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Human Capital in HistoryThe American Record$
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Leah Platt Boustan, Carola Frydman, and Robert A. Margo

Print publication date: 2014

Print ISBN-13: 9780226163895

Published to Chicago Scholarship Online: May 2015

DOI: 10.7208/chicago/9780226163925.001.0001

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A Pollution Theory of Discrimination

A Pollution Theory of Discrimination

Male and Female Differences in Occupations and Earnings

Chapter:
(p.313) 9 A Pollution Theory of Discrimination
Source:
Human Capital in History
Author(s):

Leah Platt Boustan

Carola Frydman

Robert A. Margo

Publisher:
University of Chicago Press
DOI:10.7208/chicago/9780226163925.003.0010

Occupations are segregated by sex today, but were far more segregated in the early to mid-twentieth century. It is difficult to rationalize sex segregation and “wage discrimination” on the basis of men’s taste for distance from women in the same way differences between other groups in work and housing have been explained. Rather, this paper constructs a “pollution” theory model of discrimination in which occupations are defined by the level of a single-dimensional productivity characteristic. Because there is asymmetric information regarding the value of the characteristic of an individual woman, a new female hire may reduce the prestige of a previously all-male occupation. The predictions of the model include that occupations requiring a level of the characteristic above the female median will be segregated by sex and those below the median will be integrated. The historical record reveals numerous cases of the model’s predictions. For example in 1940 the greater is the productivity characteristic of an office and clerical occupation, the higher the occupational segregation by sex. “Credentialization” that spreads information about individual women’s productivities and shatters old stereotypes can help expunge “pollution.”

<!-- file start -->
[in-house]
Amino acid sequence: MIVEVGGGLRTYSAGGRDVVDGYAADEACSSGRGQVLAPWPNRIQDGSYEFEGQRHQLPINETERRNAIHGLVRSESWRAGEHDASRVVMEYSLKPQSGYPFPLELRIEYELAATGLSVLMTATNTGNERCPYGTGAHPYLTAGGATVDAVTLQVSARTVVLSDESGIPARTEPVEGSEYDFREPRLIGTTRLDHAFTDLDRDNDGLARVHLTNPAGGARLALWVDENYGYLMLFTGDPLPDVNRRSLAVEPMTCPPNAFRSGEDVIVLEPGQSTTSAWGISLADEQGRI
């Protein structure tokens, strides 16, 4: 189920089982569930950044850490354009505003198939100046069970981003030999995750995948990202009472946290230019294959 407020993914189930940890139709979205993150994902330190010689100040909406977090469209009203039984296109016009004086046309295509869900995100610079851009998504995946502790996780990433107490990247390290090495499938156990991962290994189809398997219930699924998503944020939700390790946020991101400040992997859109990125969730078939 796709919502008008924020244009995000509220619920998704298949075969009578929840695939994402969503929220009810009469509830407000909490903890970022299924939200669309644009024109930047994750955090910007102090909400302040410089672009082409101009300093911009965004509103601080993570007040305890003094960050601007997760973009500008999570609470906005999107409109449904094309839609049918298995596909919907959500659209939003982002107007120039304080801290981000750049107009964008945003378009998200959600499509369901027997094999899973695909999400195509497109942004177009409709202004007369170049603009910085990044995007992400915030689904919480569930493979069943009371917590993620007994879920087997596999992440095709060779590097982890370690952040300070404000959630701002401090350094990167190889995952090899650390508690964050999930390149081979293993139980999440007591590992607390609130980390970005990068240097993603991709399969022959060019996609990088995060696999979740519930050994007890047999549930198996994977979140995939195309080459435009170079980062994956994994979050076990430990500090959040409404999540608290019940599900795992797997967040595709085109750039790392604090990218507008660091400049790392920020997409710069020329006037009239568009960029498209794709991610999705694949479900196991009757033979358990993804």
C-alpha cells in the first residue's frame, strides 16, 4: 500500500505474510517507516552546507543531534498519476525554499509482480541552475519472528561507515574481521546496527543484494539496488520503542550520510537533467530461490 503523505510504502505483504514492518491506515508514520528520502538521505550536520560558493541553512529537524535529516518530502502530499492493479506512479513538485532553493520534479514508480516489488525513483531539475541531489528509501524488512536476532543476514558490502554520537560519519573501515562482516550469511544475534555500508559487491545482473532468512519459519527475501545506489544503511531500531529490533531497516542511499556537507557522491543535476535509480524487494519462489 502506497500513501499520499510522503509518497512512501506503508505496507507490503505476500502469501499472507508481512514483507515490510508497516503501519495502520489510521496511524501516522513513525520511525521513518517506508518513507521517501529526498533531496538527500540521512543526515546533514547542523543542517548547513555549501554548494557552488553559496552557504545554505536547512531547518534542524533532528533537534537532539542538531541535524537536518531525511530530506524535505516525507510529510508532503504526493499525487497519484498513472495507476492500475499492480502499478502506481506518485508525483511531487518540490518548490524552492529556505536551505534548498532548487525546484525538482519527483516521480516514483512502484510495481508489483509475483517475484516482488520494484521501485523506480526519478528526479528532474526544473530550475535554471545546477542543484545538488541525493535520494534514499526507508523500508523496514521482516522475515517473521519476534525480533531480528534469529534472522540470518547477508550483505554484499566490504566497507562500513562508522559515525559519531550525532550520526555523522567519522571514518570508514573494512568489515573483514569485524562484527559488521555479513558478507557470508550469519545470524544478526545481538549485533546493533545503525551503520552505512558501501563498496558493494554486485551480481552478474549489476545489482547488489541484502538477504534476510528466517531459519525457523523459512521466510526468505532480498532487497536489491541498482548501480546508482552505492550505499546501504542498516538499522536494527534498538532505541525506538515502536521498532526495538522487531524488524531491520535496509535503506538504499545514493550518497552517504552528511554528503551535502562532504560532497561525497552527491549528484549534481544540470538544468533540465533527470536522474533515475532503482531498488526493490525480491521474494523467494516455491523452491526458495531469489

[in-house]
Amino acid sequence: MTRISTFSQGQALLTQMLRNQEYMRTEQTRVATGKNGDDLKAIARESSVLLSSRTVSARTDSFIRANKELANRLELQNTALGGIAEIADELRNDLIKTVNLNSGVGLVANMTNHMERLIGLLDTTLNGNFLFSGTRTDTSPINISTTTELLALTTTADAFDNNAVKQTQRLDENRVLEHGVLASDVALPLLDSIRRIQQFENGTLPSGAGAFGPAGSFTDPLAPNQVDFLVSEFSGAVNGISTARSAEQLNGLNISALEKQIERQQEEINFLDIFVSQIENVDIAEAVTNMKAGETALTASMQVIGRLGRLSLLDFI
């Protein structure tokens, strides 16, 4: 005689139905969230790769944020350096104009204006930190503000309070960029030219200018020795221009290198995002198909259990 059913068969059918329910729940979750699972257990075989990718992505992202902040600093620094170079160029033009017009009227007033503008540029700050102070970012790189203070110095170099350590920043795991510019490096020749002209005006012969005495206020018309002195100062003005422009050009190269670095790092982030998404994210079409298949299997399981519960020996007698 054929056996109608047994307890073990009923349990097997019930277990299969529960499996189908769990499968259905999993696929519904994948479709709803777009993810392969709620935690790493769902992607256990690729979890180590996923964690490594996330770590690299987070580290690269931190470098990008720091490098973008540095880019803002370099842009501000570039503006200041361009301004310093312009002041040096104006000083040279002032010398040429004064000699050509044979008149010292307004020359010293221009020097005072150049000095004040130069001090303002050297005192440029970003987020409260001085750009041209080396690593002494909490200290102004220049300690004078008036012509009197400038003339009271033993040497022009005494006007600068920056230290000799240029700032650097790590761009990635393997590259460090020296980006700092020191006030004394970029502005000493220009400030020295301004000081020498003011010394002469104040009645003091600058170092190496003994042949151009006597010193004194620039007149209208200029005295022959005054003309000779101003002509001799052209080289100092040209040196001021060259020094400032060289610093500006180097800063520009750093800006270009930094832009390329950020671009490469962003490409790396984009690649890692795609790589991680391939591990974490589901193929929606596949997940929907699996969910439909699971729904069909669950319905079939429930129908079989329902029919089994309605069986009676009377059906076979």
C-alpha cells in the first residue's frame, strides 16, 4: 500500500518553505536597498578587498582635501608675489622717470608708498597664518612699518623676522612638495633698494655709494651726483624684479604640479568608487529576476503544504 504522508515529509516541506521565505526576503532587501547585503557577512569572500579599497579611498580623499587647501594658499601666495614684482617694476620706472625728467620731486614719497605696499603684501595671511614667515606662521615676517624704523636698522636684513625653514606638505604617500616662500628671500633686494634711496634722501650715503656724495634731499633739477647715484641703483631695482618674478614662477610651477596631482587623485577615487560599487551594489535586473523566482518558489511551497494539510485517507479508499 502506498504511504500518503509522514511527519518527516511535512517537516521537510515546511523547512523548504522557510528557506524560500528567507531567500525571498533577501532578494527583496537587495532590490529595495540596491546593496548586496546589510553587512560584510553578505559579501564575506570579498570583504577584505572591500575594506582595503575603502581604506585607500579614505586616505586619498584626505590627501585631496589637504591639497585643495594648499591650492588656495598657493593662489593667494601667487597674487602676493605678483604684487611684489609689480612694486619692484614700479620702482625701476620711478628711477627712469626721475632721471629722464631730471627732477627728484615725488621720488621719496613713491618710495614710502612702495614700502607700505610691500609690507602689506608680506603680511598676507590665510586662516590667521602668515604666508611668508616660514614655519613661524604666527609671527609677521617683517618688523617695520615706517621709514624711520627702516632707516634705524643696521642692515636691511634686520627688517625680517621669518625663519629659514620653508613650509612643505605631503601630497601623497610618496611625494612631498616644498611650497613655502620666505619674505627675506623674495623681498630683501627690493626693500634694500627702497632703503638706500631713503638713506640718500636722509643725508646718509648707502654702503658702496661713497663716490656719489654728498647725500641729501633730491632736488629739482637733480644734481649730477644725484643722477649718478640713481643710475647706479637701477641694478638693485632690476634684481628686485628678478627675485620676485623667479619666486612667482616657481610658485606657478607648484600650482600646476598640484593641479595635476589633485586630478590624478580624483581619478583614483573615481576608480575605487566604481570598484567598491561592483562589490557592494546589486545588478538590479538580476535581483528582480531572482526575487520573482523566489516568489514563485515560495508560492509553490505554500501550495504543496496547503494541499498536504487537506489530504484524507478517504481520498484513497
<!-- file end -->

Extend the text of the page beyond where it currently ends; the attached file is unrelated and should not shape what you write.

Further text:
Keywords:   wage discrimination, pollution theory, gender stereotypes, occupational segregation, asymmetric information, credentialization, Feedback effects

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